- - Show your child how to care for their things (this includes teaching them how to use them correctly). It’s a habit in our household that when a new toy is purchased we show Alivia the correct way to use it. For example, her mini golf clubs. I show her the correct way to hold the clubs and how to hit the ball gently. In my experience, children learn better from seeing it done. Equally important is to assign toys a place to be stored in your house while they are not in use, whether it be a toy box, closet, or cabinet, etc. Encourage them to pick up after they are done playing.
- - Give them the opportunity to earn money so they can purchase their own toys. You can have them help you empty the dishwasher or take out the trash in exchange for a few coins. You’ll be surprised how quickly they’ll learn to take care of their things when they realize a toy they’ve just broken will not be replaced by you and that they’ll have to crack open their piggy bank! This is also a great opportunity to teach them the value of money.
- - Introduce consequences (assuming you haven’t already). Every action has a consequence. Let’s say your child is playing with a toy car and decides to chuck it down the stairs resulting in one of the wheels falling off. This would be a good time to explain that things can break when they aren’t taken care of and that broken toys can’t always be fixed. They may think twice before doing it next time if they realize a broken toy has to be thrown away. When you find them mistreating their toys, don’t be afraid to take some action. With Alivia, I make sure she knows I have no problem taking a toy away. Luckily I haven’t had to do this yet since I’ve been blessed with a good listener. If you use this method though, I recommend discussing with your child the reason for the toy being taken away and what you expect of them in order to earn it back.
- Hold them accountable. When they break something, explain to them they will be responsible for replacing that item.
- Lastly, remember that good behavior should NEVER be overlooked. When I see Alivia exhibiting respect for her things, I’m quick to praise her! This is extremely important. In fact, it may entice them to exhibit good behaviors more often! Not to shabby for us parents!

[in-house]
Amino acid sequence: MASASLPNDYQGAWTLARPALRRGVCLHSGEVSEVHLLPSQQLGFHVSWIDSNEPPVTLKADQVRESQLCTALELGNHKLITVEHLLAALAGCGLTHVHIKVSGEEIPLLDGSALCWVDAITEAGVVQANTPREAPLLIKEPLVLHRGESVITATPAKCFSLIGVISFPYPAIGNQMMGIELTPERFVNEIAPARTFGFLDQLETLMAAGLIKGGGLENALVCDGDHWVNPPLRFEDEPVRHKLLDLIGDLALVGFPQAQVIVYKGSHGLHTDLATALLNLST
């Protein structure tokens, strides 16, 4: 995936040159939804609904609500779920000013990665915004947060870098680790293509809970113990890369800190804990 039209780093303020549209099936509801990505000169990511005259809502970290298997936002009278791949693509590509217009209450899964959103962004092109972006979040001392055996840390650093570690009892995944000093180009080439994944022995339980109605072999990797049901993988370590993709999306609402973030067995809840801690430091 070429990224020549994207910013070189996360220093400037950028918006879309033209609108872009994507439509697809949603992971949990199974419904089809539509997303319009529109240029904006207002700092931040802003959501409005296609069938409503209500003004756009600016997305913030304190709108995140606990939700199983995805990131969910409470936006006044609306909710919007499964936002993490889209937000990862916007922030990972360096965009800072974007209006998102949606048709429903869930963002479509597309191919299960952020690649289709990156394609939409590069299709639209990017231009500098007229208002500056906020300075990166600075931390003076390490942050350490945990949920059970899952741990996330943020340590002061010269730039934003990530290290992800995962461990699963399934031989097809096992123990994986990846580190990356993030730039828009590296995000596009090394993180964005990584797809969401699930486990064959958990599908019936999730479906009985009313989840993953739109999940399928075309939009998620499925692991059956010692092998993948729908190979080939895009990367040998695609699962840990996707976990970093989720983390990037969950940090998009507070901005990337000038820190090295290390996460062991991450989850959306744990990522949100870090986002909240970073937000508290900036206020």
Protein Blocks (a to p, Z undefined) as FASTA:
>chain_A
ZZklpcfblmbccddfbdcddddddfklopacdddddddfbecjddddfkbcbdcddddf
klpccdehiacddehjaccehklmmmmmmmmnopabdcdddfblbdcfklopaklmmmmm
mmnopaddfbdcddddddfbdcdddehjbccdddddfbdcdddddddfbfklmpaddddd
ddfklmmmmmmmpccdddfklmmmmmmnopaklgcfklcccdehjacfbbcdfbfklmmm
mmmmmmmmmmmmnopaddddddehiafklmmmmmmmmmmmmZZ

Teaching your child to respect their things has long term benefits too! If I respected my belongings when I was younger, I would have had some memorabilia to share with Alivia today. Stuff like artwork from my elementary school days, my cheerleading uniform, love letters from childhood crushes, prom dresses, and journals, etc. Children with an understanding of respect for tangible items are more likely to grow up respecting other people’s belongings as well! And let’s face it, that is a great quality for a person to have. They may even have a broader understanding of the word respect so when it comes time for teaching them to respect people, they may catch on quicker or with little effort!
(When they are this cute, it can be difficult to discipline, stick to your word, and be consistent. Trust me, I know. It’s a challenge, one I constantly struggle with, but in the end I always do what needs to be done. It’s important to never doubt yourself and remain confident that you are helping them be the best person they can be!)
So now that I’ve said all I need to say, how about you? What are you teaching your child about respect?